Key senator Doug Jones calls for Trump's impeachment trial to be a 'pursuit of the truth'
Of all the Democratic senators who are up for reelection in 2020, Sen. Doug Jones might have the heaviest lift: he will be competing with a Republican nominee in a deep red southern state where President Donald Trump is still quite popular. If the centrist Democrat votes against Trump in his impeachment trial in the U.S. Senate, the Alabama GOP would probably try to use that against him; regardless, Jones stresses in a Washington Post op-ed that fellow senators must honestly and carefully weigh the evidence presented.
“For Americans to have confidence in the impeachment process, the Senate must conduct a full, fair and complete trial with all relevant evidence regarding the president’s conduct,” Jones writes. “I fear, however, that we are headed toward a trial that is not intended to find the whole truth. For the sake of the country, this must change.”
Jones stresses that the should include testimony from Acting White House Chief of Staff Mick Mulvaney and former National Security Adviser John Bolton as well as Senior National Security Aide Robert Blair and Office of Management and Budget (OMB) official Michael Duffey.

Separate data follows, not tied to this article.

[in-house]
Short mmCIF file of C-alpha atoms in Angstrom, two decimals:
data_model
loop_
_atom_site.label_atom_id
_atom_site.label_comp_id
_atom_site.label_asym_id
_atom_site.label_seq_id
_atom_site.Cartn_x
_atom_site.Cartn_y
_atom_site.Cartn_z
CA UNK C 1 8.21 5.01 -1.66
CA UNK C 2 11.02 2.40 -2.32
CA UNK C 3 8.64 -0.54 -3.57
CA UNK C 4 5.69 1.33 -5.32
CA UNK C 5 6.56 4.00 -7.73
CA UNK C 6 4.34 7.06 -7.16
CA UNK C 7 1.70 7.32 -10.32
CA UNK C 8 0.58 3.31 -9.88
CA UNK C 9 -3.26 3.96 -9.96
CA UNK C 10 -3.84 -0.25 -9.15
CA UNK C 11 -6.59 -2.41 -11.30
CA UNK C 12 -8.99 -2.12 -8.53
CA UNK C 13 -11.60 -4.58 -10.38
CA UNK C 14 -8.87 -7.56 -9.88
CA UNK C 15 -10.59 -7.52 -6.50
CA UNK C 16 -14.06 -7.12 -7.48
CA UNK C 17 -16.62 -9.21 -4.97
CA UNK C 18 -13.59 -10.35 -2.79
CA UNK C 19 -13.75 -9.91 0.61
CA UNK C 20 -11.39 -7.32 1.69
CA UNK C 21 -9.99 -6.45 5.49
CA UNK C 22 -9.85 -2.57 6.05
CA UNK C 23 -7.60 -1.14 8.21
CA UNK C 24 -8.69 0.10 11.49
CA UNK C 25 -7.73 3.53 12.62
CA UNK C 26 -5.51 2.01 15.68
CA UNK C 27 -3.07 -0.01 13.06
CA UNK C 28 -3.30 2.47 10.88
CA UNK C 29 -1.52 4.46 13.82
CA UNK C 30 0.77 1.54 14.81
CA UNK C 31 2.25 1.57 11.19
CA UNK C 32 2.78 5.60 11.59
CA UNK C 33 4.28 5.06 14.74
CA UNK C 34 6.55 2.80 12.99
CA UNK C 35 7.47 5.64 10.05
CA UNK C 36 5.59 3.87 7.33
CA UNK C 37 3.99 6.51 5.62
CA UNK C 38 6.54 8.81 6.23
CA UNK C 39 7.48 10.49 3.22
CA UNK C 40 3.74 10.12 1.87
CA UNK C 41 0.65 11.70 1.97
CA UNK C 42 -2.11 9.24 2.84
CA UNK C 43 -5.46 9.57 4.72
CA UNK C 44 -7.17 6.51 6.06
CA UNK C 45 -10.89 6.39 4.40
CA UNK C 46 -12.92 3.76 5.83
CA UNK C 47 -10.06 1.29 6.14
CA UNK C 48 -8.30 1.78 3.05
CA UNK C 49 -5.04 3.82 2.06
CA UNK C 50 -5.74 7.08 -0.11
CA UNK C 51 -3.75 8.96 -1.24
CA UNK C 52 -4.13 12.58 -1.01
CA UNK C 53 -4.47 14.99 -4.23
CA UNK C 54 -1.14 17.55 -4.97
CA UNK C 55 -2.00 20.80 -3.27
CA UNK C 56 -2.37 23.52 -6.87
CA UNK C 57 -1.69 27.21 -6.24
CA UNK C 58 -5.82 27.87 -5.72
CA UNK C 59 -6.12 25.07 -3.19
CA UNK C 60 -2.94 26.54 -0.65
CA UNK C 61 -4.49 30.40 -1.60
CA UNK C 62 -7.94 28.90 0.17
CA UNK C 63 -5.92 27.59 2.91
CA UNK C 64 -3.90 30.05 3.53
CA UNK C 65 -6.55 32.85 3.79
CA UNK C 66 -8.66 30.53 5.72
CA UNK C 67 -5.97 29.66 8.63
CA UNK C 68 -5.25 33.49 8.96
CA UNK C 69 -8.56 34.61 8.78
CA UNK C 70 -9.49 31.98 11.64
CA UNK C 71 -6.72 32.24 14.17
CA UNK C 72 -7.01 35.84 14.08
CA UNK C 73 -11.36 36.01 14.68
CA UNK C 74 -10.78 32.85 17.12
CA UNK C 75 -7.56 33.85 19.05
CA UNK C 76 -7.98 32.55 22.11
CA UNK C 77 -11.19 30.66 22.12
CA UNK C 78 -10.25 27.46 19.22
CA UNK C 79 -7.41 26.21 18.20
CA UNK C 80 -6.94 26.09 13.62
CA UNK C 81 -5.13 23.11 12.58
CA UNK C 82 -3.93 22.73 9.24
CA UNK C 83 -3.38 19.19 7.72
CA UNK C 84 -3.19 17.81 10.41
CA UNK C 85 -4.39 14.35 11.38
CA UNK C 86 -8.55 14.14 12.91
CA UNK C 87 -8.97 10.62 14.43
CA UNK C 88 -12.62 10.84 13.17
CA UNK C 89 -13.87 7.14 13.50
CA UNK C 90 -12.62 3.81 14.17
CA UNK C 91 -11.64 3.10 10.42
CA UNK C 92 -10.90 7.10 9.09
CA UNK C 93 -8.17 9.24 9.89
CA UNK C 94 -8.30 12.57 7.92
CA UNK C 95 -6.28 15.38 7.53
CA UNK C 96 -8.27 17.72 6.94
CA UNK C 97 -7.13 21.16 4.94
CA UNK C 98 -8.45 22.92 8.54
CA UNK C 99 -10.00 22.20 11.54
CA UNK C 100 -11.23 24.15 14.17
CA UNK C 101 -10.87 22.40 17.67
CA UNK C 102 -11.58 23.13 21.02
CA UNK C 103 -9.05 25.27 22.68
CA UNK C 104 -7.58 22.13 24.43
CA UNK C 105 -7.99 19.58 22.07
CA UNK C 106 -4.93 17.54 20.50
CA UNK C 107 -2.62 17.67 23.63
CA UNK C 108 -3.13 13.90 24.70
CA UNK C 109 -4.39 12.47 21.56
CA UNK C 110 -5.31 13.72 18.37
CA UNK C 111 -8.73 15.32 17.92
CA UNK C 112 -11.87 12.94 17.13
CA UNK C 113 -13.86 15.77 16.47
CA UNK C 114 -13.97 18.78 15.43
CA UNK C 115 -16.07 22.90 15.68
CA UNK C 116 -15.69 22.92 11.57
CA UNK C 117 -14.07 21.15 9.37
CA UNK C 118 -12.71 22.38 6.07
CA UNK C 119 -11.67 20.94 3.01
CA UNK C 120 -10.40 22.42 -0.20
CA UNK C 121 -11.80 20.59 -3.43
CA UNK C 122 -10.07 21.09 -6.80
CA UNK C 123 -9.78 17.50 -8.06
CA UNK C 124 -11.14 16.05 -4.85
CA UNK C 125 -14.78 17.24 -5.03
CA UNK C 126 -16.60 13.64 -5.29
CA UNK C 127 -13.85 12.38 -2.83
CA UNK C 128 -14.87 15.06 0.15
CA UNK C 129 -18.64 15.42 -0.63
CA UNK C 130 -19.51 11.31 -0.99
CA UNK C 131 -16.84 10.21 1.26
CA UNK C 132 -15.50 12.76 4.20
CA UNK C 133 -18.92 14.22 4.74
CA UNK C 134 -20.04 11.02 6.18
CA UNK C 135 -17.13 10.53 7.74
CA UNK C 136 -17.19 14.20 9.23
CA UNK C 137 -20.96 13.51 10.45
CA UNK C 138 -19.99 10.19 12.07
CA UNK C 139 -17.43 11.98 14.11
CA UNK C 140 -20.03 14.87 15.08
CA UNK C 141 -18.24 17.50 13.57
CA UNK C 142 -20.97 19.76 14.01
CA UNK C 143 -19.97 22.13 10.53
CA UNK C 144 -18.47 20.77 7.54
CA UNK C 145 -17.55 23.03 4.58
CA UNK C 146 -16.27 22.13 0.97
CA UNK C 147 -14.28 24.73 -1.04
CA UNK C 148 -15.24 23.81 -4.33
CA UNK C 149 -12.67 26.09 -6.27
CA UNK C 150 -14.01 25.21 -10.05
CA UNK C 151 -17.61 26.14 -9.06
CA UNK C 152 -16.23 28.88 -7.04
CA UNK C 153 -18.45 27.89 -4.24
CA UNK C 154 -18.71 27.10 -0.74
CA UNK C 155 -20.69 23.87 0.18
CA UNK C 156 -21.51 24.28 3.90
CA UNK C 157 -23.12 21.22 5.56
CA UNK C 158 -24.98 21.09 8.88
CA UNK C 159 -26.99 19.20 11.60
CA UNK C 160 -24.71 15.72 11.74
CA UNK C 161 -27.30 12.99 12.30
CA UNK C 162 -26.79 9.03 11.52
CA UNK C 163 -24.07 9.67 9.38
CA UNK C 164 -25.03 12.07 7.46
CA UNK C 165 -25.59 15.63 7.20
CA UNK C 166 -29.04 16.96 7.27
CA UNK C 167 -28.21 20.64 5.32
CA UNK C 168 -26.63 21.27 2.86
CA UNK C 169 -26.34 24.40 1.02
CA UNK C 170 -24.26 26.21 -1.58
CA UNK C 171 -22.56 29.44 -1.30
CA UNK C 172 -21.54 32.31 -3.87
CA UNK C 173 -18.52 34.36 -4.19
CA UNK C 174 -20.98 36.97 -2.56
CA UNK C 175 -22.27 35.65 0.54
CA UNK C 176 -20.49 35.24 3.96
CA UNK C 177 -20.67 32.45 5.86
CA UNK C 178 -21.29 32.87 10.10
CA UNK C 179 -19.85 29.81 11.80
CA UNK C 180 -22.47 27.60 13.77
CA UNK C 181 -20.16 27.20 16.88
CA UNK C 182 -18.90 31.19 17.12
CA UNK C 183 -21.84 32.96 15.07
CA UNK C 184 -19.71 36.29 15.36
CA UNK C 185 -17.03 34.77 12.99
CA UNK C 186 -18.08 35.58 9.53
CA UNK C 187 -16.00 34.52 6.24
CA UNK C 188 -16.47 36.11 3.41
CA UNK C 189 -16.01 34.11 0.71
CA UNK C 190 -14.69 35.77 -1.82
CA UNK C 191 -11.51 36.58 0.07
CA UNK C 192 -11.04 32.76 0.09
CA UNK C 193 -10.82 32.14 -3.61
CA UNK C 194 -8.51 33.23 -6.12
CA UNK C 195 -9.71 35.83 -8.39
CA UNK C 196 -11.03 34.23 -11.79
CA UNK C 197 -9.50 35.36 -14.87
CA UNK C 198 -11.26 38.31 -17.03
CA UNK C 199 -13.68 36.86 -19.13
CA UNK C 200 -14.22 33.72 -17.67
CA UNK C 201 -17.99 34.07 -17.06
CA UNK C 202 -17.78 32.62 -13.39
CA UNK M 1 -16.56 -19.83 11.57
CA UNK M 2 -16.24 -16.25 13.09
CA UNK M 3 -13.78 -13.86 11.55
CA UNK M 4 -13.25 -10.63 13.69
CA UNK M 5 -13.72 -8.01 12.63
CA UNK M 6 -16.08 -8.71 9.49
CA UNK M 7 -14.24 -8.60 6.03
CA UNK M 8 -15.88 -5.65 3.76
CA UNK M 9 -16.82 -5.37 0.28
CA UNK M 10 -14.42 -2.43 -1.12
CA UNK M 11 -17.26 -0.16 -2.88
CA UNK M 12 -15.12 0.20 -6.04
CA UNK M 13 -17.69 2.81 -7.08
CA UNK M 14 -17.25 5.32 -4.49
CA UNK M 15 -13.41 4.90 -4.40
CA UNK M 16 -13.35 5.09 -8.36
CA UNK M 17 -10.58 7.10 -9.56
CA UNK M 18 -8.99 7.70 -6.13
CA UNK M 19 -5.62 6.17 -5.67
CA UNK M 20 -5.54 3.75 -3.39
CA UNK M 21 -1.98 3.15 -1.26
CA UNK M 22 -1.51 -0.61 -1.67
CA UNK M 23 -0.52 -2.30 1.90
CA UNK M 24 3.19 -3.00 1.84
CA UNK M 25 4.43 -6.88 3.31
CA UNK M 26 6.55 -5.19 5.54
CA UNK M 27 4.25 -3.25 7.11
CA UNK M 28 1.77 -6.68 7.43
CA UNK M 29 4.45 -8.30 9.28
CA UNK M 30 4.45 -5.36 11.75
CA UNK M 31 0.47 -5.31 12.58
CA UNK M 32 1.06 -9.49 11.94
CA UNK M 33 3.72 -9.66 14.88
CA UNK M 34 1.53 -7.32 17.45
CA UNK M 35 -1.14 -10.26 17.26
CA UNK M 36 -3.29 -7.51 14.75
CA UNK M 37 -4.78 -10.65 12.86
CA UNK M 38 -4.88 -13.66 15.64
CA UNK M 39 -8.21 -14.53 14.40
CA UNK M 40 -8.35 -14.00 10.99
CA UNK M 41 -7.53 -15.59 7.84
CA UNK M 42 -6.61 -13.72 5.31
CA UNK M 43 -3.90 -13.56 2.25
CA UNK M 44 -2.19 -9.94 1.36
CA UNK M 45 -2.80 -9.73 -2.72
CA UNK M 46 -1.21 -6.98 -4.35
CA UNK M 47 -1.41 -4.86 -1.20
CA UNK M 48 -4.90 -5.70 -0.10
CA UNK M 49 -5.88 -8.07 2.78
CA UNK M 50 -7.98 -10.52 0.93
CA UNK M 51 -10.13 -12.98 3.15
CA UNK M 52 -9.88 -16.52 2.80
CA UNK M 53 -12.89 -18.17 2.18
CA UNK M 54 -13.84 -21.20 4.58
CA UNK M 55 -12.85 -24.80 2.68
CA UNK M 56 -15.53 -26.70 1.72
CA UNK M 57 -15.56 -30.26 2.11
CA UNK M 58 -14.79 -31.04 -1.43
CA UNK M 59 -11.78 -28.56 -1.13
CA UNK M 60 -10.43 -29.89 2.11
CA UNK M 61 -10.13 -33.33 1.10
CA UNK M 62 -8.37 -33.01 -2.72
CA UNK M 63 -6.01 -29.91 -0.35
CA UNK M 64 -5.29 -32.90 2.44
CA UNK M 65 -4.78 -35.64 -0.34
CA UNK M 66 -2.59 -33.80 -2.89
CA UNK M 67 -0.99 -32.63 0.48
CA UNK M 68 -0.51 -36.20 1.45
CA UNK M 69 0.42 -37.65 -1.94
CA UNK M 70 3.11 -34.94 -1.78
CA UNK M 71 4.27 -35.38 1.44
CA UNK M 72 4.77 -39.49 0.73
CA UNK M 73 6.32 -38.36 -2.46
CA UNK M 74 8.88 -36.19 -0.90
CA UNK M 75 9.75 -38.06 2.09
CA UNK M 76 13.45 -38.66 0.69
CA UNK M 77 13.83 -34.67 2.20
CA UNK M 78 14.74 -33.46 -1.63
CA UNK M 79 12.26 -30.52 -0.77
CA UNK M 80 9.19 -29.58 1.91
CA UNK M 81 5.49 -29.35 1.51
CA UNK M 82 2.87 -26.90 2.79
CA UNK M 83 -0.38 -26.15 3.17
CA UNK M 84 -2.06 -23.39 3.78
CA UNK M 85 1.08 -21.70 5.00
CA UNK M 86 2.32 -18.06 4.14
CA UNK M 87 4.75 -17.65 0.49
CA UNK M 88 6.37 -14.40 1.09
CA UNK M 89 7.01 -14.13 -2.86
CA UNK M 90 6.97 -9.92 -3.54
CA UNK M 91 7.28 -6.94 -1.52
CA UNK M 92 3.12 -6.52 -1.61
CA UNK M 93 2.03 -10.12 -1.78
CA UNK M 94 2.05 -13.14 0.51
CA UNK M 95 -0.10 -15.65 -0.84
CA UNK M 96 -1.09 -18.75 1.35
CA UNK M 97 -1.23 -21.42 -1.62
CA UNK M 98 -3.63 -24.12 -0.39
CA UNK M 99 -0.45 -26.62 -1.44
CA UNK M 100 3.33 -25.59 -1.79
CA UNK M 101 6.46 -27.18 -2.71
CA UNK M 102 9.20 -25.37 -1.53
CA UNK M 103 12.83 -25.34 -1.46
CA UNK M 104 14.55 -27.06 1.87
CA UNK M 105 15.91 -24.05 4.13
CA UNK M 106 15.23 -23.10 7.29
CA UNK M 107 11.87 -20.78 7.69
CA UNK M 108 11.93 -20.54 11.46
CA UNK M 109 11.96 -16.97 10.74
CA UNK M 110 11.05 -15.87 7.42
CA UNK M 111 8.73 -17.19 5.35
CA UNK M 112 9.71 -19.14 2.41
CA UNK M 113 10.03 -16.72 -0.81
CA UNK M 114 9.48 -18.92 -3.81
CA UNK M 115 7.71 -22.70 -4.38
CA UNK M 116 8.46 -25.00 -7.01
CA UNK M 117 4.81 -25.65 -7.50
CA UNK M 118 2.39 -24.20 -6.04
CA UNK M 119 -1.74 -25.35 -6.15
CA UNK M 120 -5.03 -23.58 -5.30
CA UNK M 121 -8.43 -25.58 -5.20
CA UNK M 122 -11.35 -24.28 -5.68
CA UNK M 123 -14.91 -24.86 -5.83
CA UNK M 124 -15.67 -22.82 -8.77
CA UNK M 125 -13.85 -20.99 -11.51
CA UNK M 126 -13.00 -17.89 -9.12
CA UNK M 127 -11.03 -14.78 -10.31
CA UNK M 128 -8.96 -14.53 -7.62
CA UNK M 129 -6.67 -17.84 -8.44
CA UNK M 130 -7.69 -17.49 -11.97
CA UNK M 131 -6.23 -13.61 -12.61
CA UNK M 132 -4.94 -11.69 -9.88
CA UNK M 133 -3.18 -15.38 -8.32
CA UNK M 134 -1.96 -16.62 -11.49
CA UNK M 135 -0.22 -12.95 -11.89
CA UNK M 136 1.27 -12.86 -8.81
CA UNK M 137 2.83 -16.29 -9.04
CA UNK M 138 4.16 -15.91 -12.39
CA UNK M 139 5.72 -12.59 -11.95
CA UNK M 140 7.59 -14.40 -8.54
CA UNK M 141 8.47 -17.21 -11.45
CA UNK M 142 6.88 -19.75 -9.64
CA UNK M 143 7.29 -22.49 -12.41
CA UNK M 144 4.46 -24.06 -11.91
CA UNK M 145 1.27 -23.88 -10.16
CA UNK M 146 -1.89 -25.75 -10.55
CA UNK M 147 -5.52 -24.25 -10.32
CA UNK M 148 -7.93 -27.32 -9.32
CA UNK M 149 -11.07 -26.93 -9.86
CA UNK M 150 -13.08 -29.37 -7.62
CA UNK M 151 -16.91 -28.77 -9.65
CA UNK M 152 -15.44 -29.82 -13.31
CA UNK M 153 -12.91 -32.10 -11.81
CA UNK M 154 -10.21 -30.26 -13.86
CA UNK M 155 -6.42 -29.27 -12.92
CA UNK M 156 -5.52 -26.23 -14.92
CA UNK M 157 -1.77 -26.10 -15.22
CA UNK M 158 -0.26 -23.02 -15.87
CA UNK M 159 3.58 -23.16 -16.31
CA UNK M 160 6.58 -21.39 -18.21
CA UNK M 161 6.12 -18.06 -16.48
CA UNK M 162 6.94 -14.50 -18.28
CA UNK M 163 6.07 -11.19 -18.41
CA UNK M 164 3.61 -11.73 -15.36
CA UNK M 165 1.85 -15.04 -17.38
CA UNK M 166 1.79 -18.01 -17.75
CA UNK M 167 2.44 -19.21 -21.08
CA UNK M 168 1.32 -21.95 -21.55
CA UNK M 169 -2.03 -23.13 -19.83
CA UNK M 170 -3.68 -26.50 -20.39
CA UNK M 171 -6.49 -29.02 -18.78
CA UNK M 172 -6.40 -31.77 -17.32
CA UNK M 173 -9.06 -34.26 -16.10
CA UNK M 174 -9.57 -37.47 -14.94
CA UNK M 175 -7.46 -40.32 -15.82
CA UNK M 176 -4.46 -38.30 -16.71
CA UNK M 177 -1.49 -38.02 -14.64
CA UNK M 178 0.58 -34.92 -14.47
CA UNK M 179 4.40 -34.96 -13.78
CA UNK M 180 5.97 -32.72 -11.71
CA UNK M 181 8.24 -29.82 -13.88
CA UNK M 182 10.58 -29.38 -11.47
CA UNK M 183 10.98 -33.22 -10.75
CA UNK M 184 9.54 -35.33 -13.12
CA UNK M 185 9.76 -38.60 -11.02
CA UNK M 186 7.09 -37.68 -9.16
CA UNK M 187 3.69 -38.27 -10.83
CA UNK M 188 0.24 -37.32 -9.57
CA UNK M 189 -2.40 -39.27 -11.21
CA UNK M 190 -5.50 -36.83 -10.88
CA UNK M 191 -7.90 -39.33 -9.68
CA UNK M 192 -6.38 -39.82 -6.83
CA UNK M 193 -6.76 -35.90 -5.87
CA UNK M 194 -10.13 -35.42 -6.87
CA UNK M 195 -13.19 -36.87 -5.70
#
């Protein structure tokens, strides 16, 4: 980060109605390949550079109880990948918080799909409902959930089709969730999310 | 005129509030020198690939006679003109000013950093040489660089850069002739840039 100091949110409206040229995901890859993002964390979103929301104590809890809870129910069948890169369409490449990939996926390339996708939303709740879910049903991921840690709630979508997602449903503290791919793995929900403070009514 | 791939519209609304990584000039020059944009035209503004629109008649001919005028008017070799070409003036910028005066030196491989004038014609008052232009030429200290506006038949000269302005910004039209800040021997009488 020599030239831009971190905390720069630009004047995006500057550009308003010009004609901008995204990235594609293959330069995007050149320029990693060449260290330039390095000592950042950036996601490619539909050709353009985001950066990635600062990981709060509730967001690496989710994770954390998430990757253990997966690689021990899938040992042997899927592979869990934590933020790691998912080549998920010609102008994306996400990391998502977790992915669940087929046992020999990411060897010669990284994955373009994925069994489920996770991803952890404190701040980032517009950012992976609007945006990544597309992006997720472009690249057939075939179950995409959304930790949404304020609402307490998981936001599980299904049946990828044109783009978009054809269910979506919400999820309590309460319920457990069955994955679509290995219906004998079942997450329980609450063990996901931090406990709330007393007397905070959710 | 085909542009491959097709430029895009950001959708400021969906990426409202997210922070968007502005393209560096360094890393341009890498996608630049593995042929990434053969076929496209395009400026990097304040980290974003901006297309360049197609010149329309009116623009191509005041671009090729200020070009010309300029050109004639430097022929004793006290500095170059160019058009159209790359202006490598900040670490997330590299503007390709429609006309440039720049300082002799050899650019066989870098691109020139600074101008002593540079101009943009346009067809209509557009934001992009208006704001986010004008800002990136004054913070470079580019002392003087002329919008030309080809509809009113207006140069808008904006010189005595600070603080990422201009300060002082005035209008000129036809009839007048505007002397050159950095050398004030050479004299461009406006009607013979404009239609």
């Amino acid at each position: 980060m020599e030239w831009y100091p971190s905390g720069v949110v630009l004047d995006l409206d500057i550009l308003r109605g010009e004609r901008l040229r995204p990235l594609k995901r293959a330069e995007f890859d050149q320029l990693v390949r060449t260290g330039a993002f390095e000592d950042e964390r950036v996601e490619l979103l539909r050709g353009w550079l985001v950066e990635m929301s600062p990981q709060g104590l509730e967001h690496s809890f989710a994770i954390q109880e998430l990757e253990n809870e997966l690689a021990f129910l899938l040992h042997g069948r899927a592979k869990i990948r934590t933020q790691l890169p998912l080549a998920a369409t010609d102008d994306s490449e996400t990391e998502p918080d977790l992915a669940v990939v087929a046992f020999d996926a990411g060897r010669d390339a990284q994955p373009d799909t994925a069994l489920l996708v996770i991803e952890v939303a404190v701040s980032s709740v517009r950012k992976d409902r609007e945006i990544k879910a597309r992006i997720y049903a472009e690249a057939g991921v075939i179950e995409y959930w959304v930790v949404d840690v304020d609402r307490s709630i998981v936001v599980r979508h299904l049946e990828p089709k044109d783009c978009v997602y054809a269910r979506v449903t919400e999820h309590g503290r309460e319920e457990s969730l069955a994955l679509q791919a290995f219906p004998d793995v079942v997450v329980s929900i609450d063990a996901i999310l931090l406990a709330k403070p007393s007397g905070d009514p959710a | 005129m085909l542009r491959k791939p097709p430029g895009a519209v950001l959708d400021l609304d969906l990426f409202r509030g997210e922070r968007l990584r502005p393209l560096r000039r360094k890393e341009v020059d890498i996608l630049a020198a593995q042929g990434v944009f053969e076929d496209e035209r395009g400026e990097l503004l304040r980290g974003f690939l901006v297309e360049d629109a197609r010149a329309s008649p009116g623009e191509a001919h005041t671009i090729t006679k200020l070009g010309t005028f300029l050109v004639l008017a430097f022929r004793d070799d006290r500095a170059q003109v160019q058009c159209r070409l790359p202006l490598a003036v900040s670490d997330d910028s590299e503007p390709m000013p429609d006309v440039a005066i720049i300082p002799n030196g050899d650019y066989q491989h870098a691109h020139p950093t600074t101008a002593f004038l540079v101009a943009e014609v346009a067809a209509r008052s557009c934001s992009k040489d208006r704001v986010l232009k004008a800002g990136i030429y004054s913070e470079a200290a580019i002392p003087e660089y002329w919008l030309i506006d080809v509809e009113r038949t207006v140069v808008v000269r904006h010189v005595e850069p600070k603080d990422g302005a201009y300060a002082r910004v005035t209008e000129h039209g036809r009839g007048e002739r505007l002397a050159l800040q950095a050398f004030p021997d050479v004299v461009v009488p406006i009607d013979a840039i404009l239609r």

“Anyone truly interested in the truth should demand to hear Bolton’s answers to a number of questions under oath: did you call actions of Mulvaney and (Ambassador Gordon) Sondland and the withholding of a White House meeting and military assistance from Ukraine a ‘drug deal’? What so alarmed you that you ordered your deputy, Fiona Hill, to report it to the National Security Council’s top lawyer? Or did Dr. Hill get that all wrong?”
Bolton, Jones asserts, needs to answer such questions before the U.S. Senate rather than “later in Bolton’s upcoming book.”
Explaining why Duffey’s testimony is needed, Jones writes, “We now know that 91 minutes after Trump’s July 25 call with Ukrainian President Volodymyr Zelensky, senior OMB official Michael Duffey sent e-mails halting the military aid. Only two people could plausibly sign off on that order: Mulvaney and Trump. Duffey should testify under oath as to who it was and his knowledge of the circumstances surrounding it, which can then be evaluated against Mulvaney’s testimony under oath.”
Jones concludes his op-ed by stressing that during Trump’s Senate trial, senators must be motivated by a “pursuit of the truth.”
“Every trial is a pursuit of the truth,” Jones explains. “That’s all I want. It’s all each of us should want. Now that it’s the Senate’s time to fulfill its duty, my final question is: will a majority of senators pursue the truth over all else?”